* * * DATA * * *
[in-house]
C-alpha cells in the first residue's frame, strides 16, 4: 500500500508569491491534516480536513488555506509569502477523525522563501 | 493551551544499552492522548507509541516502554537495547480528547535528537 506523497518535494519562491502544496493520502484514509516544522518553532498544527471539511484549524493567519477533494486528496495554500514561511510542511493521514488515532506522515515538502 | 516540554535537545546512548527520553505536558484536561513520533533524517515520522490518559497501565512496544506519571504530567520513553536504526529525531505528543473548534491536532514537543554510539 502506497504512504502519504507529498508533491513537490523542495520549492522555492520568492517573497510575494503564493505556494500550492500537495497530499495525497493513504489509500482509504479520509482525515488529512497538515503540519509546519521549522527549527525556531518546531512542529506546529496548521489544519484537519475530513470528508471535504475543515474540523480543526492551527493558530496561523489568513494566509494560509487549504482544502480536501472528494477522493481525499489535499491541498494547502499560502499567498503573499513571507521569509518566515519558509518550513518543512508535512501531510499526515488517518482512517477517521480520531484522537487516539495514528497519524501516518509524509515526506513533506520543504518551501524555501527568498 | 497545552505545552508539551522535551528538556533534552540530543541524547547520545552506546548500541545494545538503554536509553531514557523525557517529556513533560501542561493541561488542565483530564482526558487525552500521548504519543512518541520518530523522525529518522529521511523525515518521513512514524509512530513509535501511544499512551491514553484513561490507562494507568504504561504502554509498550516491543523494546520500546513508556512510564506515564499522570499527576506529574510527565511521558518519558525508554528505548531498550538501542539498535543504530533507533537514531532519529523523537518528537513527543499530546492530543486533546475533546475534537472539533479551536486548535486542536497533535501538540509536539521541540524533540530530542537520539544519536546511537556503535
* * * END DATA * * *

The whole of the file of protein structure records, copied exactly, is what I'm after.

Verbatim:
[in-house]
C-alpha cells in the first residue's frame, strides 16, 4: 500500500508569491491534516480536513488555506509569502477523525522563501 | 493551551544499552492522548507509541516502554537495547480528547535528537 506523497518535494519562491502544496493520502484514509516544522518553532498544527471539511484549524493567519477533494486528496495554500514561511510542511493521514488515532506522515515538502 | 516540554535537545546512548527520553505536558484536561513520533533524517515520522490518559497501565512496544506519571504530567520513553536504526529525531505528543473548534491536532514537543554510539 502506497504512504502519504507529498508533491513537490523542495520549492522555492520568492517573497510575494503564493505556494500550492500537495497530499495525497493513504489509500482509504479520509482525515488529512497538515503540519509546519521549522527549527525556531518546531512542529506546529496548521489544519484537519475530513470528508471535504475543515474540523480543526492551527493558530496561523489568513494566509494560509487549504482544502480536501472528494477522493481525499489535499491541498494547502499560502499567498503573499513571507521569509518566515519558509518550513518543512508535512501531510499526515488517518482512517477517521480520531484522537487516539495514528497519524501516518509524509515526506513533506520543504518551501524555501527568498 | 497545552505545552508539551522535551528538556533534552540530543541524547547520545552506546548500541545494545538503554536509553531514557523525557517529556513533560501542561493541561488542565483530564482526558487525552500521548504519543512518541520518530523522525529518522529521511523525515518521513512514524509512530513509535501511544499512551491514553484513561490507562494507568504504561504502554509498550516491543523494546520500546513508556512510564506515564499522570499527576506529574510527565511521558518519558525508554528505548531498550538501542539498535543504530533507533537514531532519529523523537518528537513527543499530546492530543486533546475533546475534537472539533479551536486548535486542536497533535501538540509536539521541540524533540530530542537520539544519536546511537556503535